[Hudson] is looking to drive a lot of LEDs. A driver that effectively addresses kilometers worth of LED strips isn’t an easy thing to come by. So he’s in the process of designing his own BeagleBone Cape to do the work. Above you can see the board layout he’s working with. Notice the set of repeating red footprints in the center? Those are pads for 32 RS485 connectors!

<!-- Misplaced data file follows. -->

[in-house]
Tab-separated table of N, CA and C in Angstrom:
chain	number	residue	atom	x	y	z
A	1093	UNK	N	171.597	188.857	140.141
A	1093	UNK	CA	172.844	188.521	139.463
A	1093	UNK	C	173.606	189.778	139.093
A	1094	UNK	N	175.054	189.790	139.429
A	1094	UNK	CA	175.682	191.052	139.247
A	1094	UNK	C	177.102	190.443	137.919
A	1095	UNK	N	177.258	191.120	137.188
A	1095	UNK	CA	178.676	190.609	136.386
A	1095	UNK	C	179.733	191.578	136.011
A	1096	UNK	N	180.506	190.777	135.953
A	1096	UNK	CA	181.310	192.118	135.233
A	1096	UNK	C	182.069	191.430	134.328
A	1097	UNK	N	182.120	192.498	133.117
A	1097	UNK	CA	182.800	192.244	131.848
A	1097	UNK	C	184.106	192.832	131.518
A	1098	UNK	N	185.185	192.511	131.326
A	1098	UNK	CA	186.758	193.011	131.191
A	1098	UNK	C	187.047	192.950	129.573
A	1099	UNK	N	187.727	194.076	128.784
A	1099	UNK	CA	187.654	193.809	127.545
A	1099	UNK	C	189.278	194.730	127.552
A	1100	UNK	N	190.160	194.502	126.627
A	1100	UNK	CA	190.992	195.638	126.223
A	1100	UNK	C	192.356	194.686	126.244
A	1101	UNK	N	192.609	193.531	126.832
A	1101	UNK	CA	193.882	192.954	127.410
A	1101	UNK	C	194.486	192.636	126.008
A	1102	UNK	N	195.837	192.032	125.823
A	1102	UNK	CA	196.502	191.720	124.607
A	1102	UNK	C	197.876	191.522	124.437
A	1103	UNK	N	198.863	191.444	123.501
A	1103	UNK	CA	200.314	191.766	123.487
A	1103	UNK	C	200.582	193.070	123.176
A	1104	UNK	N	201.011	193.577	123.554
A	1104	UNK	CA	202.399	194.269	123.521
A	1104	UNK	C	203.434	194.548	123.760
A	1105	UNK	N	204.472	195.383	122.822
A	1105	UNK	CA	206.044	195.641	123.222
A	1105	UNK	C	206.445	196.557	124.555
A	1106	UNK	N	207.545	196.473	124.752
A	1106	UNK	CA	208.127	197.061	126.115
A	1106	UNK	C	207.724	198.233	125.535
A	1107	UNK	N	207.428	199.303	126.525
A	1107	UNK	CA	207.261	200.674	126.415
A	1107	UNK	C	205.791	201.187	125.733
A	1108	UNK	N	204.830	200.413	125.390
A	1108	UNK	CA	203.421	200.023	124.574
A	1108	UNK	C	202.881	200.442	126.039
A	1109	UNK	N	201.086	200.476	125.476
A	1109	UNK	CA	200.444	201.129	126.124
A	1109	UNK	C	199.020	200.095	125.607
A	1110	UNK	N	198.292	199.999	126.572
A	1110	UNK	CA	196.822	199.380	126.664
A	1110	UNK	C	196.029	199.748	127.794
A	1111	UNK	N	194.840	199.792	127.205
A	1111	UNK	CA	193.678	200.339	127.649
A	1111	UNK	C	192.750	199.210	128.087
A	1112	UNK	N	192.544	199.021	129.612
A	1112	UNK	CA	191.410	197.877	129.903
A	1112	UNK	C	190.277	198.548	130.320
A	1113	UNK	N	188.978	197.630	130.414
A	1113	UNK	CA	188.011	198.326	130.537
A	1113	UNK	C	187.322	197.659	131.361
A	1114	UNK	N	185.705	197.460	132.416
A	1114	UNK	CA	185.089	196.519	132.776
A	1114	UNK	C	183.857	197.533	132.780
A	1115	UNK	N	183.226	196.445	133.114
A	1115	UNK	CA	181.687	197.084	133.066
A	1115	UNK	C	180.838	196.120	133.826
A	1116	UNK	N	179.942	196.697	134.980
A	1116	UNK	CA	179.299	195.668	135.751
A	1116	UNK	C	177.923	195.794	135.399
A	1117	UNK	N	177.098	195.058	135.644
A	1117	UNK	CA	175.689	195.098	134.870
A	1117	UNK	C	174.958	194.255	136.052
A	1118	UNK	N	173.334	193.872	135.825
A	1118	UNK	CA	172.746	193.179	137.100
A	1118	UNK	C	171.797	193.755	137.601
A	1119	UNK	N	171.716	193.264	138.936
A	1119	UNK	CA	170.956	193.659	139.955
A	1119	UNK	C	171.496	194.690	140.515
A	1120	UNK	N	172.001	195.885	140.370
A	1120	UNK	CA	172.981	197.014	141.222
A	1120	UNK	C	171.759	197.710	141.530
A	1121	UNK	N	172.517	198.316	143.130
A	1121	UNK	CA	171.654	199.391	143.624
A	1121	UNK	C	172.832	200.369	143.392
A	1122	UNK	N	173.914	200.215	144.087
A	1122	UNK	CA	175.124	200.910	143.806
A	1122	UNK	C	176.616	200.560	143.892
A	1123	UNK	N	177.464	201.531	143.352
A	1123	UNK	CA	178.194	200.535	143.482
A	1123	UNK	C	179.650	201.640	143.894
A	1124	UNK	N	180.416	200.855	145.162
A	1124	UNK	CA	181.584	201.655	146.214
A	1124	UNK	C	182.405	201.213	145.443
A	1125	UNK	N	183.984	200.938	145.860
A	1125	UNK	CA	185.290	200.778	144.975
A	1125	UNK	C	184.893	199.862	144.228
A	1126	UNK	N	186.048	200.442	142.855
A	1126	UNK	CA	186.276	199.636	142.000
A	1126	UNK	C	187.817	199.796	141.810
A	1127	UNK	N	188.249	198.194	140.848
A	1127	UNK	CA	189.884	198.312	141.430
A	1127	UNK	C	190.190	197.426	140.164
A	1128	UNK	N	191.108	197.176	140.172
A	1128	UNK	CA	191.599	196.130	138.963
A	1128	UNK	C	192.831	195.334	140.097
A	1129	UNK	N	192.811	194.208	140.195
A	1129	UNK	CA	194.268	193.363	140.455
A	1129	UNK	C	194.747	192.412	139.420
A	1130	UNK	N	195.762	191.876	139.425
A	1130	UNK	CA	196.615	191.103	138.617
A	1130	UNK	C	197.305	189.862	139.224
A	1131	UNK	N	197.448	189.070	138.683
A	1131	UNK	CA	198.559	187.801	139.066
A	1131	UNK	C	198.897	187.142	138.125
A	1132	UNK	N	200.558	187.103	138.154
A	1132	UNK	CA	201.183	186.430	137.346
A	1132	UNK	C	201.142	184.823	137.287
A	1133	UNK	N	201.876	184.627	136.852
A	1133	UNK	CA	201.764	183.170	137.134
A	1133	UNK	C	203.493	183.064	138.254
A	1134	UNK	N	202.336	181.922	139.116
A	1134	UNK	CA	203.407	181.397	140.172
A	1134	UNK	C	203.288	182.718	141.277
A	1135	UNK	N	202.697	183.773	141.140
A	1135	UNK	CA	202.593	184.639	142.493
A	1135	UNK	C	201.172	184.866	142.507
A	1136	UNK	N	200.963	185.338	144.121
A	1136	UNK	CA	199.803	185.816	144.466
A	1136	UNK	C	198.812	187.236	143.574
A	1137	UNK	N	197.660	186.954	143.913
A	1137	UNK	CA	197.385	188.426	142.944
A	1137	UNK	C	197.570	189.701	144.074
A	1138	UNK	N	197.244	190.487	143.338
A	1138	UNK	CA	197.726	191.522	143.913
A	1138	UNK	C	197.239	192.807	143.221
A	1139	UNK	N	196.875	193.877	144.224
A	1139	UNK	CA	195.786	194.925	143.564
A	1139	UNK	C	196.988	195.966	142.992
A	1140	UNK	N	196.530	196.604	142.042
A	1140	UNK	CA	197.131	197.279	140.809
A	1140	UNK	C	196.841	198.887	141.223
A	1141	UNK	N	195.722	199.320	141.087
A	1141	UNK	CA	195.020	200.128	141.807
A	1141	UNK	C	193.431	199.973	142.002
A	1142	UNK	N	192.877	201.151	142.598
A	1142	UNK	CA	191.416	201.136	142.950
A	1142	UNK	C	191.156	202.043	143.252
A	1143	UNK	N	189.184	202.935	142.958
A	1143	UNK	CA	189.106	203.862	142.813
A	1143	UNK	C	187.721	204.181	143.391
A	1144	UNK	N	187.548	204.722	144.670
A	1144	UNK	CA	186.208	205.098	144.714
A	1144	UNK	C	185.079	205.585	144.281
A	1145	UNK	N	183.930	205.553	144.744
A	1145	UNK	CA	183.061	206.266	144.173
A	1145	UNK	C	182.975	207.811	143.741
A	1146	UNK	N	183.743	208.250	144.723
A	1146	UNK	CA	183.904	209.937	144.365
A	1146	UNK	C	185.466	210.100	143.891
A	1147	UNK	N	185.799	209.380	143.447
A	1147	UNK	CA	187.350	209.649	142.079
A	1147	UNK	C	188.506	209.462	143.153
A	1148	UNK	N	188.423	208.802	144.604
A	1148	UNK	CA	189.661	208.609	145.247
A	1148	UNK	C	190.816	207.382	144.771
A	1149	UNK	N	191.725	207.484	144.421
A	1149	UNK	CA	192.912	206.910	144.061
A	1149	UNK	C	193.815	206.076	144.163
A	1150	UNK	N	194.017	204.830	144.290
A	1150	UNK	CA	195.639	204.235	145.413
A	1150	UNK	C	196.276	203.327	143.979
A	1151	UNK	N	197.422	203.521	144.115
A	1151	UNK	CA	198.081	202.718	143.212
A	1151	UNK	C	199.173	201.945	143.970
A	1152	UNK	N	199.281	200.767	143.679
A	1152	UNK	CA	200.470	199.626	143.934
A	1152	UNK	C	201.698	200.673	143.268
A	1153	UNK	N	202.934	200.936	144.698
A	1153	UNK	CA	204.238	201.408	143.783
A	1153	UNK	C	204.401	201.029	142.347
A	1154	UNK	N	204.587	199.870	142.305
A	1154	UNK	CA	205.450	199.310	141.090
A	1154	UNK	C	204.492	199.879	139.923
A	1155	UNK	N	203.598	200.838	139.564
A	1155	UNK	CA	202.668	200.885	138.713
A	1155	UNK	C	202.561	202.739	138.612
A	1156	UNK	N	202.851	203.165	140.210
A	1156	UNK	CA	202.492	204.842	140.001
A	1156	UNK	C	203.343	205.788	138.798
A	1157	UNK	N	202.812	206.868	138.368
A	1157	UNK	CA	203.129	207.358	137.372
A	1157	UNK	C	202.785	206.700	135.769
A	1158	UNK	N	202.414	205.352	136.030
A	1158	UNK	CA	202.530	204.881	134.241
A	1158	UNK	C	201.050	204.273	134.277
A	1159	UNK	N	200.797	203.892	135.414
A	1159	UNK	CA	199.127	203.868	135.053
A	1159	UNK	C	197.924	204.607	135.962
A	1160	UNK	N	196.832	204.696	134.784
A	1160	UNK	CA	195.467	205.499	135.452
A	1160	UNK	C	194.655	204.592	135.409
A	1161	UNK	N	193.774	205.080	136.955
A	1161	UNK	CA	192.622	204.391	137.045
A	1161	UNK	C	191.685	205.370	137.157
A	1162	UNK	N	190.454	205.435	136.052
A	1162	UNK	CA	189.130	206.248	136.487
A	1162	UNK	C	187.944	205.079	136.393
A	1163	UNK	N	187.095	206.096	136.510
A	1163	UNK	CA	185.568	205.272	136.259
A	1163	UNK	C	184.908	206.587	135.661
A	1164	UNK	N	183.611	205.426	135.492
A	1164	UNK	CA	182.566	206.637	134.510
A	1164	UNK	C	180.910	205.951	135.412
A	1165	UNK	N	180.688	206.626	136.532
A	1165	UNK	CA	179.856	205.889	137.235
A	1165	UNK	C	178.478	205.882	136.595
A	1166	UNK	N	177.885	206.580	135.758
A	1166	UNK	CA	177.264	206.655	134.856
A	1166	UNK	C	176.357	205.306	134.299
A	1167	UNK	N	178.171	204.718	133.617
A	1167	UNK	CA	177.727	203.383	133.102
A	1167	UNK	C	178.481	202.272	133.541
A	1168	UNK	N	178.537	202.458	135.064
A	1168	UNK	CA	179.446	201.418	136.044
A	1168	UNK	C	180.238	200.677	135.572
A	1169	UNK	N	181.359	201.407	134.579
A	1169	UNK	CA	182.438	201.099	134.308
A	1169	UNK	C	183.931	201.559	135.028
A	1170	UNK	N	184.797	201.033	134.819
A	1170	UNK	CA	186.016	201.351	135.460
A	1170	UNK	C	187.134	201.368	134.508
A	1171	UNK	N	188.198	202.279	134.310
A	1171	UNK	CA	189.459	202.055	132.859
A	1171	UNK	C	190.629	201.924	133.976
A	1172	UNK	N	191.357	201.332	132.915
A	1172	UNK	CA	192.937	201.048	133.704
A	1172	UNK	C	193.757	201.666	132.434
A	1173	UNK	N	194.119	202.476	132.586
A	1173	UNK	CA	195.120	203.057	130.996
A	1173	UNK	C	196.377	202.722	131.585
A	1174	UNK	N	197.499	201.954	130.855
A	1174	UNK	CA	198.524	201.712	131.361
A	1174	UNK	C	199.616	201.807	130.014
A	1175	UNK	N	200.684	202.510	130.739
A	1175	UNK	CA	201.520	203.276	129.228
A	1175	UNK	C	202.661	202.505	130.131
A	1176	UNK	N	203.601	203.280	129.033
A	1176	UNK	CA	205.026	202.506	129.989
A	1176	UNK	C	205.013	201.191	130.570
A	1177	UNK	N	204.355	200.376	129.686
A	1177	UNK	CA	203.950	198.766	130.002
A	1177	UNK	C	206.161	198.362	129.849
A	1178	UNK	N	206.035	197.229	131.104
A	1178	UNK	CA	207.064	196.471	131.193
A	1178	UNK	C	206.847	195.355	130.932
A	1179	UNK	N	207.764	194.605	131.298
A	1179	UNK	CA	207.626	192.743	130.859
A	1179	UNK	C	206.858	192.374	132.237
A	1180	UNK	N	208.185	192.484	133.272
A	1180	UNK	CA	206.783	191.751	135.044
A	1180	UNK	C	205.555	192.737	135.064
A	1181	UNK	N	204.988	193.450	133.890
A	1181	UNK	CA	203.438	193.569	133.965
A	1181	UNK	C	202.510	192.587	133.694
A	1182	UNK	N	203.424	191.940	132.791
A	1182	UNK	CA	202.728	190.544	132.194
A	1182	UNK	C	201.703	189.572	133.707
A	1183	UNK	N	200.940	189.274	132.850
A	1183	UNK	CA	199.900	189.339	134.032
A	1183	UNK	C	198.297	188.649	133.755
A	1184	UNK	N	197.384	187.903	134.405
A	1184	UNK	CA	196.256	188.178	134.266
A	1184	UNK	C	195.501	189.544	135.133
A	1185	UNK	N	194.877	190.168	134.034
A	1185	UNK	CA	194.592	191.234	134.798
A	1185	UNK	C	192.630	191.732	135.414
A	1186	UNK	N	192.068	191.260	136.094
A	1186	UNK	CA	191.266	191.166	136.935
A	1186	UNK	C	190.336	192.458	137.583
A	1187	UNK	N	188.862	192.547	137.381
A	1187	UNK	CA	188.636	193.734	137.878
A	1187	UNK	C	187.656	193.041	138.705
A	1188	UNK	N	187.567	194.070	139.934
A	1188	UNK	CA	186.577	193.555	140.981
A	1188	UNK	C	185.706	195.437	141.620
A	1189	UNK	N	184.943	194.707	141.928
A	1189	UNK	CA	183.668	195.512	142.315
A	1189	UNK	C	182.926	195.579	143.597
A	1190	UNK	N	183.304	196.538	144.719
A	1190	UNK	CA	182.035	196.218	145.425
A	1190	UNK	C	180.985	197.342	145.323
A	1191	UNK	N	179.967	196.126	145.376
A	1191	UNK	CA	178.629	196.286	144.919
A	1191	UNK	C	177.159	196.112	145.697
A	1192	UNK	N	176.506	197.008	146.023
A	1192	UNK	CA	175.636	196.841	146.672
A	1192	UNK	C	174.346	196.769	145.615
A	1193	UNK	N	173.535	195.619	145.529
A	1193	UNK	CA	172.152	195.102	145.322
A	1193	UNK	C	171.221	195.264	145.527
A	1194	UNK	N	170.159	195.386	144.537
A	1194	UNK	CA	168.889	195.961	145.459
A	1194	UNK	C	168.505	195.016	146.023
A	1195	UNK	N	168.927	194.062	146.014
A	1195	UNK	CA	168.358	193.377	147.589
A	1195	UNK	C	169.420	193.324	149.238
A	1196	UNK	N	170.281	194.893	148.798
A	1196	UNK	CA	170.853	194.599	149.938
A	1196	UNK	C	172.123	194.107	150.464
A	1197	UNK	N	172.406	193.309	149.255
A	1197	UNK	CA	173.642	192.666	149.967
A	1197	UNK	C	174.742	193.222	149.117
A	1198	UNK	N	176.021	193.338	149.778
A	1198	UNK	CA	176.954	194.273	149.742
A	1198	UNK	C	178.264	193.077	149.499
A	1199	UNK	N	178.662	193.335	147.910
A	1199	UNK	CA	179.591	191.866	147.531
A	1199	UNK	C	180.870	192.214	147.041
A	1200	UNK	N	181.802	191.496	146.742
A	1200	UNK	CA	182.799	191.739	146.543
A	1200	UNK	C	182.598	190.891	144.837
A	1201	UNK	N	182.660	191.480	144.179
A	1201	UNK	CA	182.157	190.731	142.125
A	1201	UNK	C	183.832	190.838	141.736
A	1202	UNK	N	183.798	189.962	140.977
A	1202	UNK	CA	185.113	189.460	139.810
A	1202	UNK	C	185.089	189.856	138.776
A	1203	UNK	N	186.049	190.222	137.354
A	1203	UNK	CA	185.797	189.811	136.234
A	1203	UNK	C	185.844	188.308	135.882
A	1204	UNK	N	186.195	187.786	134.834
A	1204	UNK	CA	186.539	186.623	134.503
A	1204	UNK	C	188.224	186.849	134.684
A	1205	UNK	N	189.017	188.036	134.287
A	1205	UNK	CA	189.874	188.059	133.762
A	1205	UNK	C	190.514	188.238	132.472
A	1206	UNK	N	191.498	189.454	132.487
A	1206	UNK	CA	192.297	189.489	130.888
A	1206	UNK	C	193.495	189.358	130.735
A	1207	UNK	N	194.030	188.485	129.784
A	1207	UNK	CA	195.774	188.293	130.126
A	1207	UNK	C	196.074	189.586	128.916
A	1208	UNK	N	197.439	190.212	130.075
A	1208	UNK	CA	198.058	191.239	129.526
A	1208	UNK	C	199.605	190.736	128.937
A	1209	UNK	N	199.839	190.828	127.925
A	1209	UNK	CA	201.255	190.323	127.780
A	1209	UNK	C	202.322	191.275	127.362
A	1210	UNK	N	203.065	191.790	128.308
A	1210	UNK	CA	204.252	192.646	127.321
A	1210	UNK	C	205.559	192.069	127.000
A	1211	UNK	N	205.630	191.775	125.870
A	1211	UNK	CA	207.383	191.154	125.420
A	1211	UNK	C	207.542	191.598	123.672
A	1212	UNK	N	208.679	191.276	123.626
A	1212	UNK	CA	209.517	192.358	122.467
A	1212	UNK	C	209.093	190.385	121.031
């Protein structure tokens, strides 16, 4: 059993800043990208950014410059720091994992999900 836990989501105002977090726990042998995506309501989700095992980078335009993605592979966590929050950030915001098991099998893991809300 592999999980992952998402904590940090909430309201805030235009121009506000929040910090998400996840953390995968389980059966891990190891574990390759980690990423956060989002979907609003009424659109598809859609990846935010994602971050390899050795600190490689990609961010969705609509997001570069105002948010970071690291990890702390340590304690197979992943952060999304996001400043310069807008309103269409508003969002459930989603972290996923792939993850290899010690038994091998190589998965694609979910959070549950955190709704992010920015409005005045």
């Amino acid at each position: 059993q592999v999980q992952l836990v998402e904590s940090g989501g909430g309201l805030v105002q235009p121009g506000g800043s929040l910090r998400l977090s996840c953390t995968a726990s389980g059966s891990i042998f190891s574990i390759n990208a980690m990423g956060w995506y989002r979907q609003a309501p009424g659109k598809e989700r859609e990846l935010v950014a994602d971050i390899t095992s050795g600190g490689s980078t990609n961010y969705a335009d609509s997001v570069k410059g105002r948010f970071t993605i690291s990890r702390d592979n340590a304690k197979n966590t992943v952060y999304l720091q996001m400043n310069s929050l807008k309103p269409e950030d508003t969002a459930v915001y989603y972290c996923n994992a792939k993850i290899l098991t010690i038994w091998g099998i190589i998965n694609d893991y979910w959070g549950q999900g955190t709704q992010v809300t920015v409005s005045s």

Of course this is all in preparation for Burning Man where the mantra seems to be: he who has the most LEDs wins. Well, unless you’re the sort that likes to work with flames. But we digress. The scaling problem that [Hudson] is dealing with hinges around his desire not to include ridiculous numbers microcontrollers and the need to beef up the 3.3V logic levels of the BeagleBone to travel further on the data bus of the strips. By leveraging the RS485 protocol — which is designed to carry data over long distances — he can get away with a single processing unit by adding an RS485 translator at each remote strip connector. He plans to use the BeagleBone’s Programmable Realtime Units feature to address the eight drivers on the cape. But first he has to solve what looks like a doozy of a trace routing problem